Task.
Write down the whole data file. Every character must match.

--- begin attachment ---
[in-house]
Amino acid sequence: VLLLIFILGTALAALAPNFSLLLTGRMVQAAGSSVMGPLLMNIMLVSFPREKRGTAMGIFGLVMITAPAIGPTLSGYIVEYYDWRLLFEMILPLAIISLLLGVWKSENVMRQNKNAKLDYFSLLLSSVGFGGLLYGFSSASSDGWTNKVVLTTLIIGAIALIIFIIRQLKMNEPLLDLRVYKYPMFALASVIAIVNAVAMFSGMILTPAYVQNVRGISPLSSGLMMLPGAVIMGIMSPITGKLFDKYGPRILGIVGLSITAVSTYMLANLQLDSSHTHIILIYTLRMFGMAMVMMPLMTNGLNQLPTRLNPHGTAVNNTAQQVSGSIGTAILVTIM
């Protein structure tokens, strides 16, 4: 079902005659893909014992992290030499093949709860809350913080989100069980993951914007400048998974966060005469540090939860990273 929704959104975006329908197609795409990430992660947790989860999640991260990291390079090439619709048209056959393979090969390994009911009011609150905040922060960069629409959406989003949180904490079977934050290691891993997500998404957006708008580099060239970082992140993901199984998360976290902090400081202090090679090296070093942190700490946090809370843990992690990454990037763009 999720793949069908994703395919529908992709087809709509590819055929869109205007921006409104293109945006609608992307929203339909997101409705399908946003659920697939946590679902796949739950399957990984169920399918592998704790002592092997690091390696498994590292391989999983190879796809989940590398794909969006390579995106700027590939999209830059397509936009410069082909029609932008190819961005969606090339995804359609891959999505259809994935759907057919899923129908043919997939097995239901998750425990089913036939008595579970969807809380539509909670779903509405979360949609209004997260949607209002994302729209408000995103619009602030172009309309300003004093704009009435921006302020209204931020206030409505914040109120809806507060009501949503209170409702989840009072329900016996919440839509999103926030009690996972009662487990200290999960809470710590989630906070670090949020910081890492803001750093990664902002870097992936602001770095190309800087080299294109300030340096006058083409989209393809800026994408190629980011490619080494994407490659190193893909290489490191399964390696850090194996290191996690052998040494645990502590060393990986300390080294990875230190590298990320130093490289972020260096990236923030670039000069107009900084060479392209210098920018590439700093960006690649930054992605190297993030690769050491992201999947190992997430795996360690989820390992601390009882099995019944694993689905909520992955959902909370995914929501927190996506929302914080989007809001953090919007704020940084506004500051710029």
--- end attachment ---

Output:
[in-house]
Amino acid sequence: VLLLIFILGTALAALAPNFSLLLTGRMVQAAGSSVMGPLLMNIMLVSFPREKRGTAMGIFGLVMITAPAIGPTLSGYIVEYYDWRLLFEMILPLAIISLLLGVWKSENVMRQNKNAKLDYFSLLLSSVGFGGLLYGFSSASSDGWTNKVVLTTLIIGAIALIIFIIRQLKMNEPLLDLRVYKYPMFALASVIAIVNAVAMFSGMILTPAYVQNVRGISPLSSGLMMLPGAVIMGIMSPITGKLFDKYGPRILGIVGLSITAVSTYMLANLQLDSSHTHIILIYTLRMFGMAMVMMPLMTNGLNQLPTRLNPHGTAVNNTAQQVSGSIGTAILVTIM
């Protein structure tokens, strides 16, 4: 079902005659893909014992992290030499093949709860809350913080989100069980993951914007400048998974966060005469540090939860990273 929704959104975006329908197609795409990430992660947790989860999640991260990291390079090439619709048209056959393979090969390994009911009011609150905040922060960069629409959406989003949180904490079977934050290691891993997500998404957006708008580099060239970082992140993901199984998360976290902090400081202090090679090296070093942190700490946090809370843990992690990454990037763009 999720793949069908994703395919529908992709087809709509590819055929869109205007921006409104293109945006609608992307929203339909997101409705399908946003659920697939946590679902796949739950399957990984169920399918592998704790002592092997690091390696498994590292391989999983190879796809989940590398794909969006390579995106700027590939999209830059397509936009410069082909029609932008190819961005969606090339995804359609891959999505259809994935759907057919899923129908043919997939097995239901998750425990089913036939008595579970969807809380539509909670779903509405979360949609209004997260949607209002994302729209408000995103619009602030172009309309300003004093704009009435921006302020209204931020206030409505914040109120809806507060009501949503209170409702989840009072329900016996919440839509999103926030009690996972009662487990200290999960809470710590989630906070670090949020910081890492803001750093990664902002870097992936602001770095190309800087080299294109300030340096006058083409989209393809800026994408190629980011490619080494994407490659190193893909290489490191399964390696850090194996290191996690052998040494645990502590060393990986300390080294990875230190590298990320130093490289972020260096990236923030670039000069107009900084060479392209210098920018590439700093960006690649930054992605190297993030690769050491992201999947190992997430795996360690989820390992601390009882099995019944694993689905909520992955959902909370995914929501927190996506929302914080989007809001953090919007704020940084506004500051710029």